“…This statement in Genesis 3:16 is of great significance. It implies a reference to the mutual relationship of man and woman in marriage. It refers to the desire born in the atmosphere of spousal love whereby the woman’s “sincere gift of self” is responded to and matched by a corresponding “gift” on the part of the husband. Only on the basis of this principle can both of them, and in particular the woman, “discover themselves” as a true “unity of the two” according to the dignity of the person. The matrimonial union requires respect for and a perfecting of the true personal subjectivity of both of them. The woman cannot become the “object” of “domination” and male “possession”. But the words of the biblical text directly concern original sin and its lasting consequences in man and woman. Burdened by hereditary sinfulness, they bear within themselves the constant “inclination to sin”, the tendency to go against the moral order which corresponds to the rational nature and dignity of man and woman as persons. This tendency is expressed in a threefold concupiscence, which Saint John defines as the lust of the eyes, the lust of the flesh and the pride of life (cf. 1 Jn 2:16). The words of the Book of Genesis quoted previously (3: 16) show how this threefold concupiscence, the “inclination to sin”, will burden the mutual relationship of man and woman.

    These words of Genesis refer directly to marriage, but indirectly they concern the different spheres of social life: the situations in which the woman remains disadvantaged or discriminated against by the fact of being a woman. The revealed truth concerning the creation of the human being as male and female constitutes the principal argument against all the objectively injurious and unjust situations which contain and express the inheritance of the sin which all human beings bear within themselves. The books of Sacred Scripture confirm in various places the actual existence of such situations and at the same time proclaim the need for conversion, that is to say, for purification from evil and liberation from sin: from what offends neighbour, what “diminishes” man, not only the one who is offended but also the one who causes the offence. This is the unchangeable message of the Word revealed by God. In it is expressed the biblical “ethos” until the end of time.33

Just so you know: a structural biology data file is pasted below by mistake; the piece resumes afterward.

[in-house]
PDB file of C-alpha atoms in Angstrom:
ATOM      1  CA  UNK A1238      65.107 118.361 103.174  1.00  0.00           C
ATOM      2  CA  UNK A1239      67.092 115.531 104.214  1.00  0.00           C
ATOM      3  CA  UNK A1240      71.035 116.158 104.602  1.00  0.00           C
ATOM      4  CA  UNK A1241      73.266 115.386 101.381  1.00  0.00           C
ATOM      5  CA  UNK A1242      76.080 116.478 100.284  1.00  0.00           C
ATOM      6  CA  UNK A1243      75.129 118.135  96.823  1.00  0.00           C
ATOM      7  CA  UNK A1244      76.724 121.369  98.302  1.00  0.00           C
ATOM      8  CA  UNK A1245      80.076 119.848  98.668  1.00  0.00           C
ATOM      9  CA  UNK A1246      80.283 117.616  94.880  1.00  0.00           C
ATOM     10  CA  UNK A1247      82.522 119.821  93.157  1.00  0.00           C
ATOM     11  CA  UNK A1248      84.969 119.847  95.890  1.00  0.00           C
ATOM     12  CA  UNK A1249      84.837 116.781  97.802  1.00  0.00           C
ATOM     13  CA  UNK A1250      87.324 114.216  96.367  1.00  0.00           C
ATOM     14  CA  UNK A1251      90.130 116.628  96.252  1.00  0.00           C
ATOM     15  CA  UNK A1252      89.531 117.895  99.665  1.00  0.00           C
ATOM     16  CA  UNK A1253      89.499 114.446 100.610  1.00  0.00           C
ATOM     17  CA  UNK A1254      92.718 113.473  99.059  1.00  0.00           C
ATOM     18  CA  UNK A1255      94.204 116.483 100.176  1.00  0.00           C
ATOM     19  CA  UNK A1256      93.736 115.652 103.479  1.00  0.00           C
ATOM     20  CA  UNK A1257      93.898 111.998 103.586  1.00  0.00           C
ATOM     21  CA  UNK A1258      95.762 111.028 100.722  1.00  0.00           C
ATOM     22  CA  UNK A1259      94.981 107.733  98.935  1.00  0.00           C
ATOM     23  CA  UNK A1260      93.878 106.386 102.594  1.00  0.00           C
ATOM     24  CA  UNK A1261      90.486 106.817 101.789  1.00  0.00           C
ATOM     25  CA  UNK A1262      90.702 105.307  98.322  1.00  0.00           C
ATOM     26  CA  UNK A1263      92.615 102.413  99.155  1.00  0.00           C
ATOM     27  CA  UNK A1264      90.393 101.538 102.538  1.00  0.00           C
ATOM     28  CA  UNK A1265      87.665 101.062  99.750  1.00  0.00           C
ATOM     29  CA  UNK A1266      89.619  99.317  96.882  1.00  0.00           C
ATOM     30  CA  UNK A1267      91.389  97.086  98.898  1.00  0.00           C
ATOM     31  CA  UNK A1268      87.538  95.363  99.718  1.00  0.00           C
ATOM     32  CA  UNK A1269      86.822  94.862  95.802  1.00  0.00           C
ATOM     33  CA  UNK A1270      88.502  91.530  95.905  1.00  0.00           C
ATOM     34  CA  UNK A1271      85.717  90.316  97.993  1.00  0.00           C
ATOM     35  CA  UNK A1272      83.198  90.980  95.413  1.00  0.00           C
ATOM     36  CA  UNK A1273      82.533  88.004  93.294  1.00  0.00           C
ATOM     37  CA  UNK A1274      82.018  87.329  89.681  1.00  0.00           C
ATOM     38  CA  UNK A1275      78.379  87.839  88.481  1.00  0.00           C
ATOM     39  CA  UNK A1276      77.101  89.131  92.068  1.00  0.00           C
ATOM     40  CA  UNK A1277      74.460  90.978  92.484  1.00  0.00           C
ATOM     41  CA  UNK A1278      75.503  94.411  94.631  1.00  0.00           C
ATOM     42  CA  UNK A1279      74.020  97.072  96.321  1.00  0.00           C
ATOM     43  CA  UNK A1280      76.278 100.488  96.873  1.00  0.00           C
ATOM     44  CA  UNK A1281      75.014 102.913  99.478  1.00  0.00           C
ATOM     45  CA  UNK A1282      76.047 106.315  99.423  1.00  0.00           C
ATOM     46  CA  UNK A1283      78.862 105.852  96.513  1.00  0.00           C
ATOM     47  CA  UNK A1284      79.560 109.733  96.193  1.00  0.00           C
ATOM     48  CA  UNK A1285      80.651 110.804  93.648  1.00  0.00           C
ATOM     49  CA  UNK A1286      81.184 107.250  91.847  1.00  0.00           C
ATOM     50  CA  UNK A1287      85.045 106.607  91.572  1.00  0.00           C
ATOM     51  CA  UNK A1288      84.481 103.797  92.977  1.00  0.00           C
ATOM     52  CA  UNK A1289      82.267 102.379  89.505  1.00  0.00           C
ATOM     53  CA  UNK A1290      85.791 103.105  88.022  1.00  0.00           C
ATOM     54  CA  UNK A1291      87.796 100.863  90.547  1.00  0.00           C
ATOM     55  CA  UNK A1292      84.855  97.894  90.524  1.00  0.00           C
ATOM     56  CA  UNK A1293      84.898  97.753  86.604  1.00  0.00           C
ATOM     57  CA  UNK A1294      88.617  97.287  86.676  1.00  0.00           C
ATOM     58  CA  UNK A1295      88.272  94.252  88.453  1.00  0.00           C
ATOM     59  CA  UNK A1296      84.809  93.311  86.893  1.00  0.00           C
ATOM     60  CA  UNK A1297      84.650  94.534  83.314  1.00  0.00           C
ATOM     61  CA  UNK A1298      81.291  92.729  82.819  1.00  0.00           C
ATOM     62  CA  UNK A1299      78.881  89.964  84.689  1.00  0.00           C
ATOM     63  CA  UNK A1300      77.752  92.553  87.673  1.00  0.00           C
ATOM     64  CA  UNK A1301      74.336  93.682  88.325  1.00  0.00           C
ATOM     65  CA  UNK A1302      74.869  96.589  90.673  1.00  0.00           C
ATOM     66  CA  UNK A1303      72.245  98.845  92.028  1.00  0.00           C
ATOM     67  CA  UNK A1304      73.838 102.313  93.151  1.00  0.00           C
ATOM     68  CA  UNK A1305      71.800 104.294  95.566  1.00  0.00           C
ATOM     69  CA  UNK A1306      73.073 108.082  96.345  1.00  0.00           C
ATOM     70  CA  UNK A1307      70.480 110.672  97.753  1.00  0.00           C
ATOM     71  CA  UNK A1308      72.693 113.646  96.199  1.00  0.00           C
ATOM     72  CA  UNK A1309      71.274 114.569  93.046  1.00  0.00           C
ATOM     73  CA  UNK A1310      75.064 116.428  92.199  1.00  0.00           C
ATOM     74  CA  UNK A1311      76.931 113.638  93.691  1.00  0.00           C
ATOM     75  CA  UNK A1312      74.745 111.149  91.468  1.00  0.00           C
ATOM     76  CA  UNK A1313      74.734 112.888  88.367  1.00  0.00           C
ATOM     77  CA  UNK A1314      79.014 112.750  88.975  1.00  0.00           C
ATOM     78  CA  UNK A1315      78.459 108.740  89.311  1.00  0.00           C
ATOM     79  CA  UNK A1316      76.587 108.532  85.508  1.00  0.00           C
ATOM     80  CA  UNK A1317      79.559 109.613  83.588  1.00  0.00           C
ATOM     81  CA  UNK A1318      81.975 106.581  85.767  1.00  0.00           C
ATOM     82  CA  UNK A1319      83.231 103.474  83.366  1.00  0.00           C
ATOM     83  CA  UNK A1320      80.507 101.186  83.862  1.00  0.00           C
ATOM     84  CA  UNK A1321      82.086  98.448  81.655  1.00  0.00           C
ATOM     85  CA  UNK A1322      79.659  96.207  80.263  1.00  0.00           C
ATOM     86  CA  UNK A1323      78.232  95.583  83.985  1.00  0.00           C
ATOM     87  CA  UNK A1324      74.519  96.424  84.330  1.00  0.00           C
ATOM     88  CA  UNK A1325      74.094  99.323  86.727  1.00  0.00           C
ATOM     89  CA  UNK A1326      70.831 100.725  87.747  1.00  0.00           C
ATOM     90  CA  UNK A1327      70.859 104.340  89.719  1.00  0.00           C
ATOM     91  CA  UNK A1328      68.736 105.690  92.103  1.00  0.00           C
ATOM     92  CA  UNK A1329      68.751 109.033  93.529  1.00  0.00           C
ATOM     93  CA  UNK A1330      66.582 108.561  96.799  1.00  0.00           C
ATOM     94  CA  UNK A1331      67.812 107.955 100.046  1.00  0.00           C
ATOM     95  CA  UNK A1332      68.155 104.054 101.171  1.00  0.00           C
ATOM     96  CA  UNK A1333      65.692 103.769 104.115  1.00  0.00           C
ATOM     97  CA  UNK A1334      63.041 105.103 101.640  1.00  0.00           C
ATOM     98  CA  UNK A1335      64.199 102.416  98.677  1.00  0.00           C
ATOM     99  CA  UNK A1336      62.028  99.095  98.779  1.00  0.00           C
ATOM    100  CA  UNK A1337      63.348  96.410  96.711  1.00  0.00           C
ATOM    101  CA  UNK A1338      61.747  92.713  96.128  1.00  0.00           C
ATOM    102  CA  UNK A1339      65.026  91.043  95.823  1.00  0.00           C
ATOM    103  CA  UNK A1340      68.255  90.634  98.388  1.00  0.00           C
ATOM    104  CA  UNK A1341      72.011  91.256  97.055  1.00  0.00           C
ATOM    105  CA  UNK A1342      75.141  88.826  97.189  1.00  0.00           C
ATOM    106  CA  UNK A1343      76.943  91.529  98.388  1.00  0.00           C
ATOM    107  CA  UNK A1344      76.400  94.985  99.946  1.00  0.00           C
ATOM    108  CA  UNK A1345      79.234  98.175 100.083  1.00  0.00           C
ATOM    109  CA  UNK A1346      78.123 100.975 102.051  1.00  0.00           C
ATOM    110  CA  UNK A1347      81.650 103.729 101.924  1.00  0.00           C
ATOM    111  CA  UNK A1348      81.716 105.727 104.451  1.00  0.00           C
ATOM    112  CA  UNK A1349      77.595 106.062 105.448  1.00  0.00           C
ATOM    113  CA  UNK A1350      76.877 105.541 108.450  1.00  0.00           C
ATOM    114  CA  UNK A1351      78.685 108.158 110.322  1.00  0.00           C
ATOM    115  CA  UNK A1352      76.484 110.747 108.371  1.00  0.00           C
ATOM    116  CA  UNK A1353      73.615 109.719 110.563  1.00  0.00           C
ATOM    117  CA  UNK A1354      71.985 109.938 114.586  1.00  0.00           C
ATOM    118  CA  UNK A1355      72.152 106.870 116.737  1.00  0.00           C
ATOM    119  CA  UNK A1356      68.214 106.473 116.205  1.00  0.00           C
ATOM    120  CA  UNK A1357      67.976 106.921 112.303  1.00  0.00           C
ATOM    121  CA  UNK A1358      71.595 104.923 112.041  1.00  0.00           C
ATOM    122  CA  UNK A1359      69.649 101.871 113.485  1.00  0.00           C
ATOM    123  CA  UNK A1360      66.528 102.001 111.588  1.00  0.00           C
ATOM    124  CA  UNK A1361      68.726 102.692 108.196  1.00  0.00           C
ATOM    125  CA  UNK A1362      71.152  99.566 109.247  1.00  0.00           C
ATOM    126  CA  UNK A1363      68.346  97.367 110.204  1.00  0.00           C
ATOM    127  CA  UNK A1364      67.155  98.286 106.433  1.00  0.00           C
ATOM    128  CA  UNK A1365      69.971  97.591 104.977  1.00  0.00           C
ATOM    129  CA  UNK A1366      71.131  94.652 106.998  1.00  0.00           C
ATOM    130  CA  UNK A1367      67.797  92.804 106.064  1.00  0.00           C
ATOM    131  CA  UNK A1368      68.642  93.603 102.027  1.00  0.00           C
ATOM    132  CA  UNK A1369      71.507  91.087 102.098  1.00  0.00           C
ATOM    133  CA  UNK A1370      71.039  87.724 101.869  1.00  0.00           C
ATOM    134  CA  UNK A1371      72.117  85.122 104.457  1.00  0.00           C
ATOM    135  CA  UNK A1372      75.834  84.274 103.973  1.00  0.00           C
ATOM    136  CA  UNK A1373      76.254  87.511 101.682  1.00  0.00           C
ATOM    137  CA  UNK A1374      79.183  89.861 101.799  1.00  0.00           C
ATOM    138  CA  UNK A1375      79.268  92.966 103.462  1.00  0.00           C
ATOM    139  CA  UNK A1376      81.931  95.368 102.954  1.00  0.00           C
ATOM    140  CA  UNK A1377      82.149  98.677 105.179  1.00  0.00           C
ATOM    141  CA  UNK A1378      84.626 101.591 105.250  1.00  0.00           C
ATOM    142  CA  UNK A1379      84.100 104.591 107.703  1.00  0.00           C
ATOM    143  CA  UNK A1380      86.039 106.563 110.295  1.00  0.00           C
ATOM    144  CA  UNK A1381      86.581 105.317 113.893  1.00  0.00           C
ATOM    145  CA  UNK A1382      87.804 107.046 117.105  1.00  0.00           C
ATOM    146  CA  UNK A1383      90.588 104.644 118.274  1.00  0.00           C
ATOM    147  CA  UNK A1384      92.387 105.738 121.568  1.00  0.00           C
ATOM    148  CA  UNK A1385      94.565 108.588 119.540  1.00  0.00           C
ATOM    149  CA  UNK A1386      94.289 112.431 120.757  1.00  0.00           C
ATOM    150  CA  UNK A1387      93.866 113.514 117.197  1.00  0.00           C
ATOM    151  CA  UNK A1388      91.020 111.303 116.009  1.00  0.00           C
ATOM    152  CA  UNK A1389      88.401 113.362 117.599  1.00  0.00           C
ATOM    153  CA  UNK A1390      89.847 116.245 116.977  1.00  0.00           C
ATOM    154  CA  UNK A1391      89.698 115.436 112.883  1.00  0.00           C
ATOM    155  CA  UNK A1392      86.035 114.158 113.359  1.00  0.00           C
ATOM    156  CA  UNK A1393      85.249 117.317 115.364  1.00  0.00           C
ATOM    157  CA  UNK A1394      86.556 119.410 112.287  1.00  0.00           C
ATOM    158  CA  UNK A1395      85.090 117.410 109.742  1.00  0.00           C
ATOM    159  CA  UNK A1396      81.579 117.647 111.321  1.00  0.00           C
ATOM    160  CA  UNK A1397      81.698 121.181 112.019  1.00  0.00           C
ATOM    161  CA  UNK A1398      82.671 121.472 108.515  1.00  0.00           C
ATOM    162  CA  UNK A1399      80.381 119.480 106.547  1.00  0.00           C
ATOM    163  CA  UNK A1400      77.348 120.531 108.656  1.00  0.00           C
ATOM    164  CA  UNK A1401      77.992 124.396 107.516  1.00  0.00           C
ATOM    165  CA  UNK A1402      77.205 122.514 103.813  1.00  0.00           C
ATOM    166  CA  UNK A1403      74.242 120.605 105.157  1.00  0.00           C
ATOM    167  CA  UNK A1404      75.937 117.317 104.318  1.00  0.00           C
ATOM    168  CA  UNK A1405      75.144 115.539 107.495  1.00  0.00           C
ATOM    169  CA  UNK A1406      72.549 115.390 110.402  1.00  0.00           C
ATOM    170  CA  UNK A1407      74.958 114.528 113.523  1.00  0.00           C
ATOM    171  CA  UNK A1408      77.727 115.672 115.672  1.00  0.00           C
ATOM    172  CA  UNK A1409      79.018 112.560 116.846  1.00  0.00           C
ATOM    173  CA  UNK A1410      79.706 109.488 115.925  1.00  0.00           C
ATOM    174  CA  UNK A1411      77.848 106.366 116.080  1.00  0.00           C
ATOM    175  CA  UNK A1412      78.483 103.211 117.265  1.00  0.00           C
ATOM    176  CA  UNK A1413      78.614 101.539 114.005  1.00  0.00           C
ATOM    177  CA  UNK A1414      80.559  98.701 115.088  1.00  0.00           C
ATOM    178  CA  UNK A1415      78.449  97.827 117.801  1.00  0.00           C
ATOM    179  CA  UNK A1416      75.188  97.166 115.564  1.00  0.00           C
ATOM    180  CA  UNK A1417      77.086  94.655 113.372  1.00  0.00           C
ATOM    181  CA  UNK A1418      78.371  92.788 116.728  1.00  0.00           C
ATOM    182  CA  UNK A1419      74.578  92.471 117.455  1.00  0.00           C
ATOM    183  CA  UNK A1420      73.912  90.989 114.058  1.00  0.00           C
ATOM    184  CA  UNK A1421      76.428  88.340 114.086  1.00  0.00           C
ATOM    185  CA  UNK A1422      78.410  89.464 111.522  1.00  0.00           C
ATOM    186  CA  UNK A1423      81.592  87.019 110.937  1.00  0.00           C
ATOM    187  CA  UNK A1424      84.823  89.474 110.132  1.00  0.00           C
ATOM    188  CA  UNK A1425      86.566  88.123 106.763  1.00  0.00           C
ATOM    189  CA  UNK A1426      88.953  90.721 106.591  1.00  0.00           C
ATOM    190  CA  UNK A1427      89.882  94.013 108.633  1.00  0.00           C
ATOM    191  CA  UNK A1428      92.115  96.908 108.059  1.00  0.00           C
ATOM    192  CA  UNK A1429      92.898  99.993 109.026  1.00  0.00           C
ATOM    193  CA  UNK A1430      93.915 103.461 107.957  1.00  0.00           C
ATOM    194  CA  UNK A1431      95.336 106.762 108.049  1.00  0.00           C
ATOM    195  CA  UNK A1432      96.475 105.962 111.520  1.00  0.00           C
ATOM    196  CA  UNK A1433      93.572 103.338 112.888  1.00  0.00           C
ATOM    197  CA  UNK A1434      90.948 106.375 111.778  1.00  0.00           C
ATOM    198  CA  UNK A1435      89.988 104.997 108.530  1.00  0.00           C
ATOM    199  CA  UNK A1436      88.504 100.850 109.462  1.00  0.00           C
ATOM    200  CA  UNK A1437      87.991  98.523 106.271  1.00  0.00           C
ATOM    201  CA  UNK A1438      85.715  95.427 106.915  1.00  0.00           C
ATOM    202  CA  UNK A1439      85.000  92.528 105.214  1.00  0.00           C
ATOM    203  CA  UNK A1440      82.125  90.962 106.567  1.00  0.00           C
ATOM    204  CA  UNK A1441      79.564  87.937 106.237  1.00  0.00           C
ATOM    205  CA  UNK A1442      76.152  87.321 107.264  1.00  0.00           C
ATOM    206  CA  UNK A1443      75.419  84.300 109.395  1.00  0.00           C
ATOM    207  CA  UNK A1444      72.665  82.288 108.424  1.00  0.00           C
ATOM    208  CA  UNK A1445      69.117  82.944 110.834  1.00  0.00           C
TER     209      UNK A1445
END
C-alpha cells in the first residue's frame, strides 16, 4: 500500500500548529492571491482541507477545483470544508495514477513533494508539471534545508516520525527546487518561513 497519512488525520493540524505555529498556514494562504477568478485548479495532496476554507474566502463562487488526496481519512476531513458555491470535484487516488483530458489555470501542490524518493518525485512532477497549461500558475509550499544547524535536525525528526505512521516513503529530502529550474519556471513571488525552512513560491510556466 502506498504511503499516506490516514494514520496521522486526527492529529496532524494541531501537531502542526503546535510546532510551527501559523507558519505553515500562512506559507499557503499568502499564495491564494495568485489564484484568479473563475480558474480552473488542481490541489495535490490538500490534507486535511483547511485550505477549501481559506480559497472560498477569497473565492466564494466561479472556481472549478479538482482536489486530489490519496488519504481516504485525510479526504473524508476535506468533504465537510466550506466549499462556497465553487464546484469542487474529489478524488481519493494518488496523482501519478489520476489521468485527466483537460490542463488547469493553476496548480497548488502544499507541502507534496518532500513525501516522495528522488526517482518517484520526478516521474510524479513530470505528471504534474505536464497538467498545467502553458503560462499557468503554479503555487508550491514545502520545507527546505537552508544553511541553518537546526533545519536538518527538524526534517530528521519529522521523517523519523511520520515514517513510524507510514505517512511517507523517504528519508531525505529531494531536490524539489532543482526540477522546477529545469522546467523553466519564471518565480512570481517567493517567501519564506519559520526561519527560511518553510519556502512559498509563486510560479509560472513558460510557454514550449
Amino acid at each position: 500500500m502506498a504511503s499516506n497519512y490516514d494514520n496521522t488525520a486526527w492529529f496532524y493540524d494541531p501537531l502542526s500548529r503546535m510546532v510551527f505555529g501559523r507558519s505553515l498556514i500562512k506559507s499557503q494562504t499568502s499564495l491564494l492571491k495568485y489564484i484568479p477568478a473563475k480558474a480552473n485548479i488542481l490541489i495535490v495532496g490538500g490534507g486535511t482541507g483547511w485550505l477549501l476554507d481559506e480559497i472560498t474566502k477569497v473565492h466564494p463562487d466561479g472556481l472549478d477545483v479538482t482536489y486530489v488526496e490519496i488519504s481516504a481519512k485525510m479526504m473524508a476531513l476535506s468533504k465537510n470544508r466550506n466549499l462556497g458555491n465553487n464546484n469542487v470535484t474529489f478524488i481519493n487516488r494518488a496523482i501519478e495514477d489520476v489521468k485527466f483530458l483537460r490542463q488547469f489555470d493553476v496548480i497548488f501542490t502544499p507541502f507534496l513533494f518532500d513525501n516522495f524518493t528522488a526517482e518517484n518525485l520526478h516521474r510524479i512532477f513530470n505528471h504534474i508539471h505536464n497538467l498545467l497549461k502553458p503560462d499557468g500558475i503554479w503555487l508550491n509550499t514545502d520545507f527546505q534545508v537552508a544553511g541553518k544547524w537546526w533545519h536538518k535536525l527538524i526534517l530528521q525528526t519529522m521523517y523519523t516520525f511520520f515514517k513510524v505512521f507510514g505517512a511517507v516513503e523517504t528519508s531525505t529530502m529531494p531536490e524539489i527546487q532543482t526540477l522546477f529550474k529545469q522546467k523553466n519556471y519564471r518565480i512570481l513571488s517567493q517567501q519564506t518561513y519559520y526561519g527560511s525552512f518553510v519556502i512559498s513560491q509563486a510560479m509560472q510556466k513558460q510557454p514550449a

…The personal resources of femininity are certainly no less than the resources of masculinity: they are merely different. Hence a woman, as well as a man, must understand her “fulfilment” as a person, her dignity and vocation, on the basis of these resources, according to the richness of the femininity which she received on the day of creation and which she inherits as an expression of the “image and likeness of God” that is specifically hers. The inheritance of sin suggested by the words of the Bible – “Your desire shall be for your husband, and he shall rule over you” – can be conquered only by following this path. The overcoming of this evil inheritance is, generation after generation, the task of every human being, whether woman or man. For whenever man is responsible for offending a woman’s personal dignity and vocation, he acts contrary to his own personal dignity and his own vocation.